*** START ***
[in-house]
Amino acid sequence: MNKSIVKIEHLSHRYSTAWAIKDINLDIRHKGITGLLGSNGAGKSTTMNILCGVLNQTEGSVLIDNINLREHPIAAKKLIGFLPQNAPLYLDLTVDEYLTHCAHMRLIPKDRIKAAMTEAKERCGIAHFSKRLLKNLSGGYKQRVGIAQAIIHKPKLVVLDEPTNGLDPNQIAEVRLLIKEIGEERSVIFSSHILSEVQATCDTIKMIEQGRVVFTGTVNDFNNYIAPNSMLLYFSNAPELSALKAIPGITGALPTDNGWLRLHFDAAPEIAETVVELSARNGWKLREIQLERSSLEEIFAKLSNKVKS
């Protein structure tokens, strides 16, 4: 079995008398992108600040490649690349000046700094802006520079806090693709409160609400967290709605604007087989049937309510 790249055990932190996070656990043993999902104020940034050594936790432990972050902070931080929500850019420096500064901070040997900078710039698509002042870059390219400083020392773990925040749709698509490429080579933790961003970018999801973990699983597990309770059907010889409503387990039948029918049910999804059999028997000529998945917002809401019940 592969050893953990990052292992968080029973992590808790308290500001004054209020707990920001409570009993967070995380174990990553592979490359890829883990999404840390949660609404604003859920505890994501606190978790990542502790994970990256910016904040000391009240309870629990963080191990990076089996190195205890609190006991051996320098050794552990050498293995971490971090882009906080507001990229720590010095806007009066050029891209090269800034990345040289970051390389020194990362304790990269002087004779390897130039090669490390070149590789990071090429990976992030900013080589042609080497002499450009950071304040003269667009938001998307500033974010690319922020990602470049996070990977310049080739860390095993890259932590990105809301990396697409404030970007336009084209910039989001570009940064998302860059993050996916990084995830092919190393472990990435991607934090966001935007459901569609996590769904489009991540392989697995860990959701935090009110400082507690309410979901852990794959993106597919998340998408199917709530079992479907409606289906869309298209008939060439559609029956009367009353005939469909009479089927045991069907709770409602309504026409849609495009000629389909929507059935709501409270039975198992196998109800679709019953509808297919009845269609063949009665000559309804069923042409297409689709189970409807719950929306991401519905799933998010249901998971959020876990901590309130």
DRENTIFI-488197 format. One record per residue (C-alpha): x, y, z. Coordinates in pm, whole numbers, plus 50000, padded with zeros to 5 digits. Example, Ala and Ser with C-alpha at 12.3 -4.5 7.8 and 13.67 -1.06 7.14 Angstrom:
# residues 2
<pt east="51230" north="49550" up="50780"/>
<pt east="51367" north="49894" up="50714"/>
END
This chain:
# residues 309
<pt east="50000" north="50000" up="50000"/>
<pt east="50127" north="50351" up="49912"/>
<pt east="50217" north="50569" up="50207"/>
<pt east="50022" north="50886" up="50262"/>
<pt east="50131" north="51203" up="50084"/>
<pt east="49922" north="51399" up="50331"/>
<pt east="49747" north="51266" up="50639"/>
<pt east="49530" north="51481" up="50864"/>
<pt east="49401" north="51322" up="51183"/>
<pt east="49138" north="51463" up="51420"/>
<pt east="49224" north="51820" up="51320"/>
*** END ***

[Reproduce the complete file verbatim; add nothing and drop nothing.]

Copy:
[in-house]
Amino acid sequence: MNKSIVKIEHLSHRYSTAWAIKDINLDIRHKGITGLLGSNGAGKSTTMNILCGVLNQTEGSVLIDNINLREHPIAAKKLIGFLPQNAPLYLDLTVDEYLTHCAHMRLIPKDRIKAAMTEAKERCGIAHFSKRLLKNLSGGYKQRVGIAQAIIHKPKLVVLDEPTNGLDPNQIAEVRLLIKEIGEERSVIFSSHILSEVQATCDTIKMIEQGRVVFTGTVNDFNNYIAPNSMLLYFSNAPELSALKAIPGITGALPTDNGWLRLHFDAAPEIAETVVELSARNGWKLREIQLERSSLEEIFAKLSNKVKS
């Protein structure tokens, strides 16, 4: 079995008398992108600040490649690349000046700094802006520079806090693709409160609400967290709605604007087989049937309510 790249055990932190996070656990043993999902104020940034050594936790432990972050902070931080929500850019420096500064901070040997900078710039698509002042870059390219400083020392773990925040749709698509490429080579933790961003970018999801973990699983597990309770059907010889409503387990039948029918049910999804059999028997000529998945917002809401019940 592969050893953990990052292992968080029973992590808790308290500001004054209020707990920001409570009993967070995380174990990553592979490359890829883990999404840390949660609404604003859920505890994501606190978790990542502790994970990256910016904040000391009240309870629990963080191990990076089996190195205890609190006991051996320098050794552990050498293995971490971090882009906080507001990229720590010095806007009066050029891209090269800034990345040289970051390389020194990362304790990269002087004779390897130039090669490390070149590789990071090429990976992030900013080589042609080497002499450009950071304040003269667009938001998307500033974010690319922020990602470049996070990977310049080739860390095993890259932590990105809301990396697409404030970007336009084209910039989001570009940064998302860059993050996916990084995830092919190393472990990435991607934090966001935007459901569609996590769904489009991540392989697995860990959701935090009110400082507690309410979901852990794959993106597919998340998408199917709530079992479907409606289906869309298209008939060439559609029956009367009353005939469909009479089927045991069907709770409602309504026409849609495009000629389909929507059935709501409270039975198992196998109800679709019953509808297919009845269609063949009665000559309804069923042409297409689709189970409807719950929306991401519905799933998010249901998971959020876990901590309130």
DRENTIFI-488197 format. One record per residue (C-alpha): x, y, z. Coordinates in pm, whole numbers, plus 50000, padded with zeros to 5 digits. Example, Ala and Ser with C-alpha at 12.3 -4.5 7.8 and 13.67 -1.06 7.14 Angstrom:
# residues 2
<pt east="51230" north="49550" up="50780"/>
<pt east="51367" north="49894" up="50714"/>
END
This chain:
# residues 309
<pt east="50000" north="50000" up="50000"/>
<pt east="50127" north="50351" up="49912"/>
<pt east="50217" north="50569" up="50207"/>
<pt east="50022" north="50886" up="50262"/>
<pt east="50131" north="51203" up="50084"/>
<pt east="49922" north="51399" up="50331"/>
<pt east="49747" north="51266" up="50639"/>
<pt east="49530" north="51481" up="50864"/>
<pt east="49401" north="51322" up="51183"/>
<pt east="49138" north="51463" up="51420"/>
<pt east="49224" north="51820" up="51320"/>